Falkon (previously known as "QupZilla") is a web browser built on the Qt framework. It uses Qt's WebEngine (=chromium) for rendering. It supports themes, python plugins and filtering of unwanted elements. It has a lot of potential. It has some very fundamental usability problems which rules out using it as a daily browser. It could become an alternative to Firefox and Chrome/Chromium. As of now it's just not.
Features and usability
Falkon has the potential to be a great web browser and a viable alternative to Firefox and Chromium on the Linux desktop. It's just not there (yet).
Trying Falkon as the primary web browser for just a few hours reveals quite a few glitches and usability problems. If a site has too small text for your taste and you press
+ to make it bigger it does become bigger. Open a link from that site in a new tab or window and you get.. it's original text size. Other browsers will use the text-size you've set in same-site links opened in tabs or new windows. This is a common complaint known as bug #391438.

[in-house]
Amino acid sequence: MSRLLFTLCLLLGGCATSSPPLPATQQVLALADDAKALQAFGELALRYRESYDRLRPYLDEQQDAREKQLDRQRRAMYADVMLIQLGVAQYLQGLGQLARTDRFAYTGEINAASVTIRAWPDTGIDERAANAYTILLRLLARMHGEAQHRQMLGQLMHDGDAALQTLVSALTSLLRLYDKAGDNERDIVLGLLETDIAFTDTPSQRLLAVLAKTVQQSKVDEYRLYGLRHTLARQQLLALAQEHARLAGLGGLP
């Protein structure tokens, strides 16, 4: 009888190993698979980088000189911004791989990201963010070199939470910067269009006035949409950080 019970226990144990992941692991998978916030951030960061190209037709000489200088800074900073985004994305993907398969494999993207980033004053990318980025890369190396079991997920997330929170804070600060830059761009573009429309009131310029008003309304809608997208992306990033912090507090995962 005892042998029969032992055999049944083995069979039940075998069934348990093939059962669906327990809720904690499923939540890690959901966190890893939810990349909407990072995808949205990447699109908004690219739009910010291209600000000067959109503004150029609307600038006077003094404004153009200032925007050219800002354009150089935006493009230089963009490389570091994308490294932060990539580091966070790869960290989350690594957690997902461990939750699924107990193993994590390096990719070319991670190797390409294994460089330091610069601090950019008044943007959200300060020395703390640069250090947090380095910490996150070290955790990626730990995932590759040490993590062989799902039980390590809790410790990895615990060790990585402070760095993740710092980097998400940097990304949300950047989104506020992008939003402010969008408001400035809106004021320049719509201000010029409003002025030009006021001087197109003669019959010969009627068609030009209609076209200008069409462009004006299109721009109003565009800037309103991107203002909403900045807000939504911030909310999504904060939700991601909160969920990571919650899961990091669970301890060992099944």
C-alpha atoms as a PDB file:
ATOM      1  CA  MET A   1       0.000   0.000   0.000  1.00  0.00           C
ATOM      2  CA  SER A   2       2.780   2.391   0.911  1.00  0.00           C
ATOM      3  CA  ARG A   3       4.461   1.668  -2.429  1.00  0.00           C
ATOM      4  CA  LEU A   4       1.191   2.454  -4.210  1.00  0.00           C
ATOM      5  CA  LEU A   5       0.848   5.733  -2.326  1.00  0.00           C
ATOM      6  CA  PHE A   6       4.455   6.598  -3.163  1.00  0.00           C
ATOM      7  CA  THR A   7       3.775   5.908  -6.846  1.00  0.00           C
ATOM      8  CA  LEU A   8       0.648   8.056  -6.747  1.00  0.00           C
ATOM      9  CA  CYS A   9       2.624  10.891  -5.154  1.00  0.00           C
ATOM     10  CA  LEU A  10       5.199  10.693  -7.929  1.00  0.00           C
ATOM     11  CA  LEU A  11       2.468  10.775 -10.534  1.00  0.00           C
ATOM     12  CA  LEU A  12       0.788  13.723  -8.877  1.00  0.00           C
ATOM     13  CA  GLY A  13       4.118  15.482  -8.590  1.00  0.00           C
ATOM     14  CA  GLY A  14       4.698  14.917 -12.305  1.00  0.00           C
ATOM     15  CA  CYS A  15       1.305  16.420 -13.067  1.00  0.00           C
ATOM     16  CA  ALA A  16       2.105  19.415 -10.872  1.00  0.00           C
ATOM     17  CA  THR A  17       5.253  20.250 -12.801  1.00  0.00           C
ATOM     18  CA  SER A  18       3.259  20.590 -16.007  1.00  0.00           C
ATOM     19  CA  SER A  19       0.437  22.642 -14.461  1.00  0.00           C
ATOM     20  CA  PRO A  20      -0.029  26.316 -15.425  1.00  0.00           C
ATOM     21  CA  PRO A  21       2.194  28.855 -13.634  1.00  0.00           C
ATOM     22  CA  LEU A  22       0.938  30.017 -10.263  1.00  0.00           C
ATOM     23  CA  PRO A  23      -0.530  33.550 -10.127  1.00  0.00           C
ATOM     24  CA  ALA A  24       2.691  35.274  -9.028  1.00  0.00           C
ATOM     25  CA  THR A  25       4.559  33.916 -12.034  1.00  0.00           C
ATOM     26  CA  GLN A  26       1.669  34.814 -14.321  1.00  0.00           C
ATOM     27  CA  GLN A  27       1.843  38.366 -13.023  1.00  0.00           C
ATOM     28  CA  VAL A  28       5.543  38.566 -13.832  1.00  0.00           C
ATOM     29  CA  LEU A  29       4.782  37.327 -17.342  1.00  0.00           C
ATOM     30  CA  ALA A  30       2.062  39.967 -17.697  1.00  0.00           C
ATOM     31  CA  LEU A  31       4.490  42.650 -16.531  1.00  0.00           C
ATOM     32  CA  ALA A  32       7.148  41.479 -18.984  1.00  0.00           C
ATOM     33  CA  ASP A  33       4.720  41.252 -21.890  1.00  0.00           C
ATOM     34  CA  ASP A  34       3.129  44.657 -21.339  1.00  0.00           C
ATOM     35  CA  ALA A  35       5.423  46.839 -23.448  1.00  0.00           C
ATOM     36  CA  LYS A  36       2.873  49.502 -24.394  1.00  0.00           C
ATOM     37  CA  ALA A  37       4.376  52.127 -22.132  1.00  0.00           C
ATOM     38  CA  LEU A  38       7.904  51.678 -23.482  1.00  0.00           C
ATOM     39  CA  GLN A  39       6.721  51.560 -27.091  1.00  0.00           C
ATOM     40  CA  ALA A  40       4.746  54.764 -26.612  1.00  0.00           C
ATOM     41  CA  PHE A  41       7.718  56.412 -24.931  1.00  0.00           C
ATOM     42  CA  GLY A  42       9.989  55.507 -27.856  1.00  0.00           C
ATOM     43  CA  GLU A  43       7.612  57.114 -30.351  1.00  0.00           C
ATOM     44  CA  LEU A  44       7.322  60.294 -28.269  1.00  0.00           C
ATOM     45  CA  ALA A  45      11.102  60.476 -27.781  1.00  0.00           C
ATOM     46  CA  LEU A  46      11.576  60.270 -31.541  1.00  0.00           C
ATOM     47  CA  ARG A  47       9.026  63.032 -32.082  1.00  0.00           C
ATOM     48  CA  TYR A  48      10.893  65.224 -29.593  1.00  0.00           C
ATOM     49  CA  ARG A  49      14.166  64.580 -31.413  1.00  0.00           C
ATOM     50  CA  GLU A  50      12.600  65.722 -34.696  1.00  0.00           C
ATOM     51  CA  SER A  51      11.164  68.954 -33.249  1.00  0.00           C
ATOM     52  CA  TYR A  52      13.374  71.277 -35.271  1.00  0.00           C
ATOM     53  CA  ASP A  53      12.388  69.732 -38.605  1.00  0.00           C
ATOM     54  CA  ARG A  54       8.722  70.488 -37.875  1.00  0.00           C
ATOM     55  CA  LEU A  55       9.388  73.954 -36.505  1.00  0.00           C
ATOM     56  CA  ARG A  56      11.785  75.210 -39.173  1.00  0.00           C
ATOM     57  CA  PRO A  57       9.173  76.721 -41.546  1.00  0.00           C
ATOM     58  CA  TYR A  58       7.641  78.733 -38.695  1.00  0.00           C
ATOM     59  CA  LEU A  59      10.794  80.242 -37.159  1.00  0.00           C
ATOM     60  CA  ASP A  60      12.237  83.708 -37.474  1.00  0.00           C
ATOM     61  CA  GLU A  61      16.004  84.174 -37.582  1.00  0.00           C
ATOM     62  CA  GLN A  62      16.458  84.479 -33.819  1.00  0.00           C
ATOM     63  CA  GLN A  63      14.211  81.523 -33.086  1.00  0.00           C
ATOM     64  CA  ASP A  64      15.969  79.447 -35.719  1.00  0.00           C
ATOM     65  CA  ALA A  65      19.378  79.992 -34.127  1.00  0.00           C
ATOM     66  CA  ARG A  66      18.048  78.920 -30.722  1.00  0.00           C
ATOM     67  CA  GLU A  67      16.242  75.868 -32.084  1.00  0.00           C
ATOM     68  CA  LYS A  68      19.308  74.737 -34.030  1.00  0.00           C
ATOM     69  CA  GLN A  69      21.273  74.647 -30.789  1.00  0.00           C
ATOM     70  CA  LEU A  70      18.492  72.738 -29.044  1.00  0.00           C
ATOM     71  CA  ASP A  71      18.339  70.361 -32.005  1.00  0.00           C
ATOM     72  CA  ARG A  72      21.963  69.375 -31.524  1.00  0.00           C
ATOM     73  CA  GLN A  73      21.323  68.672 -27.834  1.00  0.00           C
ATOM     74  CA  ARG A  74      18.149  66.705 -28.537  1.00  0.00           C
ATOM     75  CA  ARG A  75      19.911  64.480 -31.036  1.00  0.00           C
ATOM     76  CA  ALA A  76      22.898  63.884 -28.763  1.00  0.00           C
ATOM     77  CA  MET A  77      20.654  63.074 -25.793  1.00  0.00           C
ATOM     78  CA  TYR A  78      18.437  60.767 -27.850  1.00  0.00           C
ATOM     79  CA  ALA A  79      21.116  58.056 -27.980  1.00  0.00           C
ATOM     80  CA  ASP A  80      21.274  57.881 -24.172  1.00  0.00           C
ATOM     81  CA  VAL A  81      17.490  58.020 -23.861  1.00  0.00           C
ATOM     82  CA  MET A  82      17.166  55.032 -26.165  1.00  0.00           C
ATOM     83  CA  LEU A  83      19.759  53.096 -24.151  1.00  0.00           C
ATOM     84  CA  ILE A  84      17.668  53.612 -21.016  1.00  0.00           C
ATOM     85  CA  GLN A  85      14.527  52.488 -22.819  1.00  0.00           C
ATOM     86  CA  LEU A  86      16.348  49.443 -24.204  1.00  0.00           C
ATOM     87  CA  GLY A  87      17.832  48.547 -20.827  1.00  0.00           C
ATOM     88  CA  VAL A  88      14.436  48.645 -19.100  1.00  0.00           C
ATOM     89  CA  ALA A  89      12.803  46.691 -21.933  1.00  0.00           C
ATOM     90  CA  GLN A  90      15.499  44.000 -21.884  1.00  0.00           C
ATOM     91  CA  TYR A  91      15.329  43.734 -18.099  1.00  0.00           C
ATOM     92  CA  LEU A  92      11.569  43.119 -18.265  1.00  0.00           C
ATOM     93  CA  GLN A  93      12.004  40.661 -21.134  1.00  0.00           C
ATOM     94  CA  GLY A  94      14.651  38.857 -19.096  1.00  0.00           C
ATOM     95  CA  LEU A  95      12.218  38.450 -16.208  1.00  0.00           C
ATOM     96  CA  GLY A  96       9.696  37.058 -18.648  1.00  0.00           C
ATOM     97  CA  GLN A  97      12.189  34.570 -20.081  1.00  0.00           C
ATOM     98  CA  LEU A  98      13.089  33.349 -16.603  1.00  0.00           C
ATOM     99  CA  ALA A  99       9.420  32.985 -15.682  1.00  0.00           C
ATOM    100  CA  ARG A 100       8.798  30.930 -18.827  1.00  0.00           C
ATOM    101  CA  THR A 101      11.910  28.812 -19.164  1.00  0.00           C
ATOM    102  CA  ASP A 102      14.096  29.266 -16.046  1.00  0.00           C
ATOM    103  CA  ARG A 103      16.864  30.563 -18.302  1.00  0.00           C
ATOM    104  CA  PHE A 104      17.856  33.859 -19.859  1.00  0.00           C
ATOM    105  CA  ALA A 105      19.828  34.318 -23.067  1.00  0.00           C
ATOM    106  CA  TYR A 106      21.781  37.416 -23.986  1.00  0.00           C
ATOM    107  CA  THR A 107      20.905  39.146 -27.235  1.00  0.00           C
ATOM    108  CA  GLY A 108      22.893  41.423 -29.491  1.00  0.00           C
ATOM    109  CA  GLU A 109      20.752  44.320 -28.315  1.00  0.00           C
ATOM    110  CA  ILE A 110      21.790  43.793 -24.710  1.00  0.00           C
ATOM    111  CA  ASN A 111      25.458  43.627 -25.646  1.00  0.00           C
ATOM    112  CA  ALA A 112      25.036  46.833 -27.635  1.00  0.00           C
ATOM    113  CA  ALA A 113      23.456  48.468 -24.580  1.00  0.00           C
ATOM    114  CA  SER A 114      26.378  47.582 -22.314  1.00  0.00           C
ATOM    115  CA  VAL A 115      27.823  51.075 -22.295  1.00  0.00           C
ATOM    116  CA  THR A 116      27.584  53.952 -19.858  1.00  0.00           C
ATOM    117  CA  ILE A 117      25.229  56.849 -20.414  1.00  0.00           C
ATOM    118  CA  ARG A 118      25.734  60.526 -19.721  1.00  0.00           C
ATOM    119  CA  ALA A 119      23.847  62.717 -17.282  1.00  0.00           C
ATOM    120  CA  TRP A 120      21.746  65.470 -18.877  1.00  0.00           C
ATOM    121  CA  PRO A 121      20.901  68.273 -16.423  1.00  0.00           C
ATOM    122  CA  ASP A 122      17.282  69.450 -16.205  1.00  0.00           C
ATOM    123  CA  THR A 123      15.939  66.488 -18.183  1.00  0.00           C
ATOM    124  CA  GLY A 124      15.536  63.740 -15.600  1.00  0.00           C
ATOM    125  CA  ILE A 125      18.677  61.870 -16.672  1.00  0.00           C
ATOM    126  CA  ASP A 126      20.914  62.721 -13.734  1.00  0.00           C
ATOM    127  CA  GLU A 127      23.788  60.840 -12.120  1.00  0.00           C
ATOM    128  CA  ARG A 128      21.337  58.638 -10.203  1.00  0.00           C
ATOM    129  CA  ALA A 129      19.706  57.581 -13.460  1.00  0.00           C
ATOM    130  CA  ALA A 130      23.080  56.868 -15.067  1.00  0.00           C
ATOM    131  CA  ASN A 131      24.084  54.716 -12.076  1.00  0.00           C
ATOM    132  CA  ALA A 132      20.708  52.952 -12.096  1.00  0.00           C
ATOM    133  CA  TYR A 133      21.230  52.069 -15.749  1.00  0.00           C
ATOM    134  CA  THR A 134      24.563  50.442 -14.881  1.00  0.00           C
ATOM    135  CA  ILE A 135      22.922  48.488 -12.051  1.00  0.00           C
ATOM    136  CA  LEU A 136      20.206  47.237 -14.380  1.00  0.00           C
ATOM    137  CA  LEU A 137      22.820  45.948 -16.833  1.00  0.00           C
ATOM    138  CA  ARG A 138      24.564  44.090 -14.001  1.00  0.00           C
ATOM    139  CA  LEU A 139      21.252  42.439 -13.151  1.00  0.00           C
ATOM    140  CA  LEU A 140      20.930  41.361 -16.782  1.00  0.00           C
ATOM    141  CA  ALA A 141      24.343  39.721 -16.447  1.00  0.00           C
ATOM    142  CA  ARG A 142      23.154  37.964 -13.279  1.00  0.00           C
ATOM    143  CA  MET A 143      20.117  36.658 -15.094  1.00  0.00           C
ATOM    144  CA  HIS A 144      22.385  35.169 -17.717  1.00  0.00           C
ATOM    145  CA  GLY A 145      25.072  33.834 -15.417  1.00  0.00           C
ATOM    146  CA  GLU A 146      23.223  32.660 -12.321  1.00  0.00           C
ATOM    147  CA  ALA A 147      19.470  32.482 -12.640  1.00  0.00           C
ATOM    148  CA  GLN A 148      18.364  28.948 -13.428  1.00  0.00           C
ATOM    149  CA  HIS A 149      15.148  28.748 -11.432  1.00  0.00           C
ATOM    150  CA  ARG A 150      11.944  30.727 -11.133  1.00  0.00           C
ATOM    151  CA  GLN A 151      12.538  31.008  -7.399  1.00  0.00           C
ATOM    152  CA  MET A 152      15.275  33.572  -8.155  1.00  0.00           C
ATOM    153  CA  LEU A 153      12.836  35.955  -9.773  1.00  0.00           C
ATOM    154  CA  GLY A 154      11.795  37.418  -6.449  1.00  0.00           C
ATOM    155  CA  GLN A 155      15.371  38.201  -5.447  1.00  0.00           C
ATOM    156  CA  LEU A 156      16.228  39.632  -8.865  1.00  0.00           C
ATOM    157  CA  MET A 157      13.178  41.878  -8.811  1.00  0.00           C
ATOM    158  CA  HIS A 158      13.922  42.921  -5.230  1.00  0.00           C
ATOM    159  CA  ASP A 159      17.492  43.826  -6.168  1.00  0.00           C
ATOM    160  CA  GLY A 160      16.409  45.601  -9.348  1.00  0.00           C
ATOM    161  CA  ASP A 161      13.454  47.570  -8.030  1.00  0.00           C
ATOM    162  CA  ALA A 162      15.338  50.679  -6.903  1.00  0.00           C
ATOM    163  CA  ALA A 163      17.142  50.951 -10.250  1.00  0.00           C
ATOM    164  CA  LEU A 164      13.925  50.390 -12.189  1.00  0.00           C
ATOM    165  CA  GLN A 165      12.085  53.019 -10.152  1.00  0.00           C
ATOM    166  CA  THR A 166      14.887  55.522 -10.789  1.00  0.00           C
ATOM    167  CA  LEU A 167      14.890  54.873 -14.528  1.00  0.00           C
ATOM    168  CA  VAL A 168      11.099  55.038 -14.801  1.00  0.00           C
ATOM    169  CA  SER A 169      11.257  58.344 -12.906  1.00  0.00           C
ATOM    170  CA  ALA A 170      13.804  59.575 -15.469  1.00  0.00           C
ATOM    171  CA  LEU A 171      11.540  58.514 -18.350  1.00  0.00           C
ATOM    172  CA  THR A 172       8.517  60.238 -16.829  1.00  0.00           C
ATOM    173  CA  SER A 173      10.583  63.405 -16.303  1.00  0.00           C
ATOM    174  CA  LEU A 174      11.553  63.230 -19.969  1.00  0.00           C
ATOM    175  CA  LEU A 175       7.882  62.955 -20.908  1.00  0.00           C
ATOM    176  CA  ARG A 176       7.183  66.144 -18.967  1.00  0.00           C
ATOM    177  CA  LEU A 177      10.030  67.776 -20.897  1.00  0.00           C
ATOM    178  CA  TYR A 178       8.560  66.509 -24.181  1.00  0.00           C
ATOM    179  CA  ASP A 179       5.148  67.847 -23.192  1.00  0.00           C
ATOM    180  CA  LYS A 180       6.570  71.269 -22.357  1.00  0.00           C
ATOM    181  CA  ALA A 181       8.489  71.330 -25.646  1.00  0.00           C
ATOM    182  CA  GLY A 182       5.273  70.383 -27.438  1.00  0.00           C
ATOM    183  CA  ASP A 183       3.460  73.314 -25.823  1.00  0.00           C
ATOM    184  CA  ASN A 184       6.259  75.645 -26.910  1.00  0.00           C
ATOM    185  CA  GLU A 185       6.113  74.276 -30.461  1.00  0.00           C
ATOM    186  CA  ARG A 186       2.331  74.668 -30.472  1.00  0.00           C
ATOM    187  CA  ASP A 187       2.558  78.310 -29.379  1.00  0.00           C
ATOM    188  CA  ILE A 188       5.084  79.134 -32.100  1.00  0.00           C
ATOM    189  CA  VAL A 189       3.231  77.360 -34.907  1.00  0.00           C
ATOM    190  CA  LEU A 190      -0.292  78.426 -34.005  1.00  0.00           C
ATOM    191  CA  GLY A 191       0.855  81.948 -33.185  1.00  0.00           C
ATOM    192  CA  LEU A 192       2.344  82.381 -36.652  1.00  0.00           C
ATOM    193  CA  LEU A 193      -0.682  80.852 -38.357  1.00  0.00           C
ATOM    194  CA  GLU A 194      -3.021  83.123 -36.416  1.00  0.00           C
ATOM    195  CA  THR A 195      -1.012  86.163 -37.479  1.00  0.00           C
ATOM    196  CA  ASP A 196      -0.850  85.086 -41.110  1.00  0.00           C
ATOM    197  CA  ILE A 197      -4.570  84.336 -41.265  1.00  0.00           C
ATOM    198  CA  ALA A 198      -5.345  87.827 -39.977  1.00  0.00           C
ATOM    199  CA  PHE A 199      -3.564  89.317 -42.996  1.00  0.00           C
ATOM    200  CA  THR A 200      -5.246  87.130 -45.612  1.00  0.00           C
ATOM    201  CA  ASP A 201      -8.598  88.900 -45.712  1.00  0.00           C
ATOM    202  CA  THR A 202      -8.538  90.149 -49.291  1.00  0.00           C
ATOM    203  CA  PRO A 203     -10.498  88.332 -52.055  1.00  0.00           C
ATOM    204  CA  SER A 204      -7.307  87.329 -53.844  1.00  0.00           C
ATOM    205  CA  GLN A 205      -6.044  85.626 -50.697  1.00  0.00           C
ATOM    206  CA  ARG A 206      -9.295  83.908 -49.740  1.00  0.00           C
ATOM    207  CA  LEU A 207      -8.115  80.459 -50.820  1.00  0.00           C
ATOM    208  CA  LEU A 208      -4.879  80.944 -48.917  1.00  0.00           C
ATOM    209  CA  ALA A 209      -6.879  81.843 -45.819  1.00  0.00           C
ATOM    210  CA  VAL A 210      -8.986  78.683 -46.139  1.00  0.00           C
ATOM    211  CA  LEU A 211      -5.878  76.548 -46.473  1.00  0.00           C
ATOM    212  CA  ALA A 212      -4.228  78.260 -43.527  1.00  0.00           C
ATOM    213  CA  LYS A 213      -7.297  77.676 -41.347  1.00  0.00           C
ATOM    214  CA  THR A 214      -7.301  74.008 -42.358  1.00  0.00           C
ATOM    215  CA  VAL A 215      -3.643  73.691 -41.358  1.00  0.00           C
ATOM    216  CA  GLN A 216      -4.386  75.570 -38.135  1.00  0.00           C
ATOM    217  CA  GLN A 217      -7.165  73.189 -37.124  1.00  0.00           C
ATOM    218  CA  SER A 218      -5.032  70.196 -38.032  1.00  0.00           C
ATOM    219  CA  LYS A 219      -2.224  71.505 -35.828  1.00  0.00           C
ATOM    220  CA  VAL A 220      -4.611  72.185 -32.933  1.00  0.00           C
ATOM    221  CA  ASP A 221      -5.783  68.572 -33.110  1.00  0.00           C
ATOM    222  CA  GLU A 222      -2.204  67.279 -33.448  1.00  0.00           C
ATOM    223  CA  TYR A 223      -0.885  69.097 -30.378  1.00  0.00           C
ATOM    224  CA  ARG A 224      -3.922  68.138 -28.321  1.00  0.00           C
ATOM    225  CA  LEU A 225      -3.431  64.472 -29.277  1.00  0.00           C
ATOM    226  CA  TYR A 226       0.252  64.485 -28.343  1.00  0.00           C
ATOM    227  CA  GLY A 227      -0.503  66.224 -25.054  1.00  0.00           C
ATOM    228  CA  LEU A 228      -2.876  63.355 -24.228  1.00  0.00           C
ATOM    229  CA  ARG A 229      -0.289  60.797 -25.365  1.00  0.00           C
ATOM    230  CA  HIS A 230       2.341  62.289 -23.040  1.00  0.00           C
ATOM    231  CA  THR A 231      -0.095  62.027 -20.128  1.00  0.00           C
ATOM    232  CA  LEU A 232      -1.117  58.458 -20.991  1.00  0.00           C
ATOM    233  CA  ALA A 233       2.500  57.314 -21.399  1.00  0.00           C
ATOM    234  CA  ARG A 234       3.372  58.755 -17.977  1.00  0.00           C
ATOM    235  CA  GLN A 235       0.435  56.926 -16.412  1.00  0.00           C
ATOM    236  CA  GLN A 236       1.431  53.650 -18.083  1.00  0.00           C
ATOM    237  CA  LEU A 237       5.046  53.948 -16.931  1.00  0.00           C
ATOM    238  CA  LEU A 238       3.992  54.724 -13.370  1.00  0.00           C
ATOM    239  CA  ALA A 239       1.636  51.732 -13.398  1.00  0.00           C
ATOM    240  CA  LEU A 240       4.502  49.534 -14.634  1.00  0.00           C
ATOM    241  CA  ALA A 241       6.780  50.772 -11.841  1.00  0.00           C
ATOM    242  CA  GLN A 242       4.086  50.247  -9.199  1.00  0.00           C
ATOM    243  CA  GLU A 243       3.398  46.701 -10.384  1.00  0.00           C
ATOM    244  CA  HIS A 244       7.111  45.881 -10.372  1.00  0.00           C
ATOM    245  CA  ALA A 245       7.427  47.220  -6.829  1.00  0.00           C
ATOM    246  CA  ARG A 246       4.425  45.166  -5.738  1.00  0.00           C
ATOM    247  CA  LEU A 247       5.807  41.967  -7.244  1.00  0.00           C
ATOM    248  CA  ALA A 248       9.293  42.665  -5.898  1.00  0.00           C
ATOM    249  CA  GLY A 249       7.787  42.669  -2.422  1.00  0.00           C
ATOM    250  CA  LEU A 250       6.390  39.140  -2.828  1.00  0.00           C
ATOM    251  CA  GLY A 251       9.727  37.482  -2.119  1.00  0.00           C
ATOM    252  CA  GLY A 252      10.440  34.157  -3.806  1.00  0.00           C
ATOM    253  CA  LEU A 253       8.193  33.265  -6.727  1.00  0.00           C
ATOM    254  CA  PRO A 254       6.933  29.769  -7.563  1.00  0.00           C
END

There's also an issue with the mousewheel randomly not working. You browse around and all is well and you scroll the mousewheel to read further in an article and you can't because the mouse wheel doesn't work.. Scrolling with the scrollbar or keyboard arrows will still work when this happens. This glitch happens too frequently to not be annoying.
The "speed dial" view you get when you open a new tab is really slow and sluggish even on top-notch computers. There is nothing "speedy" about it. Opening a blank tab should not put high load on the CPU (just one core, anyway) and take about as long as it takes to have a sip from a cup of tea.
Falkon does come with a AdBlock extension and it is configurable. The user-interface for managing it is far from user-friendly compared to uBlock Origin but it does let you do the most important tasks: Subscribe to filter lists and add custom rules.
While we could go on listing issues like these all day we expect you've already an idea of why our verdict is that Falkon simply does not provide a smooth enough experience to be a viable web browser alternative. Qt's WebEngine is sound when it comes to rendering pages correctly. Falkon has great potential and could, with a lot of work and effort, become a real challenger to Mozilla and Chromium on the Linux desktop. For now it's not.
Falkon's git version (3.1.99) supports plugins including Python-based plugins. There is already a Falkon category at store.kde.org with some extensions. The Python-ones require Shiboken2 and PySide2 which isn't part of many distributions so you may have a hard time using those extensions even if you build the Falkon git version. Your luck may vary.
The sluggish speed-dial issue described above appears to be fixed in the git version. The other problems are not.